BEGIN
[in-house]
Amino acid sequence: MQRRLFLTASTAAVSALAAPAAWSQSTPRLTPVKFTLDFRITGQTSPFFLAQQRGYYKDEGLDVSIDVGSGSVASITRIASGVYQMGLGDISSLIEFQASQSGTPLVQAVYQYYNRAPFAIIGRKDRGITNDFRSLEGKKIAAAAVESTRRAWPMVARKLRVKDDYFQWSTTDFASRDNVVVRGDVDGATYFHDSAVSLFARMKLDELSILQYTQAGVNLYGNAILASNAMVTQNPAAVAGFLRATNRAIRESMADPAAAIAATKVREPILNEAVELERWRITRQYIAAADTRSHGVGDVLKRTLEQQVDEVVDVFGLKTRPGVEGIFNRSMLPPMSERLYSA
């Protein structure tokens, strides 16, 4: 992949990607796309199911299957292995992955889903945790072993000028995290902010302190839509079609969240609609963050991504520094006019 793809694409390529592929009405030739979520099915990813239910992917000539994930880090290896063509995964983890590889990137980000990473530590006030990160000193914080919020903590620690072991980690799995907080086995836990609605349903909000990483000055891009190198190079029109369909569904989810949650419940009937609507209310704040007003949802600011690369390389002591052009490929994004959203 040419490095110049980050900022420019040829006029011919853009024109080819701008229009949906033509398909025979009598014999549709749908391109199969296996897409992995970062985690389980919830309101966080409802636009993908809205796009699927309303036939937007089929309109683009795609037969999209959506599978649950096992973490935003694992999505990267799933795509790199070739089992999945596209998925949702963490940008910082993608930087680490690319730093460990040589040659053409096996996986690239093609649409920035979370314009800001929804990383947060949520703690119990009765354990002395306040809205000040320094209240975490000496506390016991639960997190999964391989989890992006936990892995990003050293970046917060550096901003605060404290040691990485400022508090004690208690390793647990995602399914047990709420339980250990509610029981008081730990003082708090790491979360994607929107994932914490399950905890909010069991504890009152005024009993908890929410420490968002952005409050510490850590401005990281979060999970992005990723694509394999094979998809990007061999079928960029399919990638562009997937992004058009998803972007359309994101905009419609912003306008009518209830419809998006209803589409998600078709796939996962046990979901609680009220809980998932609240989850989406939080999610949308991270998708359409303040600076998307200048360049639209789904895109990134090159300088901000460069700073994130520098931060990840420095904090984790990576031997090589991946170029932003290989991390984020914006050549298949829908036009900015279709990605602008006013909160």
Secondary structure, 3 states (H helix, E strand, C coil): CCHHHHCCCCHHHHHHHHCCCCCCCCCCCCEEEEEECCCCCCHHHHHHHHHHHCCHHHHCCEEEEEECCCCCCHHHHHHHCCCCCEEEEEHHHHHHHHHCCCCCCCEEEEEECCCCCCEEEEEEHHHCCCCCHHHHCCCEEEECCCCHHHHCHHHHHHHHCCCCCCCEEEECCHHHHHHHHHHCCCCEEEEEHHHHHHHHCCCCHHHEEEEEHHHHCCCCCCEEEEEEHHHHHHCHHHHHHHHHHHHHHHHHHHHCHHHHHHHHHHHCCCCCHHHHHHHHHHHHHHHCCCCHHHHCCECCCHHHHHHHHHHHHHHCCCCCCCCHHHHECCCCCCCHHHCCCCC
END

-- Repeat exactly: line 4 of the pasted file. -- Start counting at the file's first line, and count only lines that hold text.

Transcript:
Secondary structure, 3 states (H helix, E strand, C coil): CCHHHHCCCCHHHHHHHHCCCCCCCCCCCCEEEEEECCCCCCHHHHHHHHHHHCCHHHHCCEEEEEECCCCCCHHHHHHHCCCCCEEEEEHHHHHHHHHCCCCCCCEEEEEECCCCCCEEEEEEHHHCCCCCHHHHCCCEEEECCCCHHHHCHHHHHHHHCCCCCCCEEEECCHHHHHHHHHHCCCCEEEEEHHHHHHHHCCCCHHHEEEEEHHHHCCCCCCEEEEEEHHHHHHCHHHHHHHHHHHHHHHHHHHHCHHHHHHHHHHHCCCCCHHHHHHHHHHHHHHHCCCCHHHHCCECCCHHHHHHHHHHHHHHCCCCCCCCHHHHECCCCCCCHHHCCCCC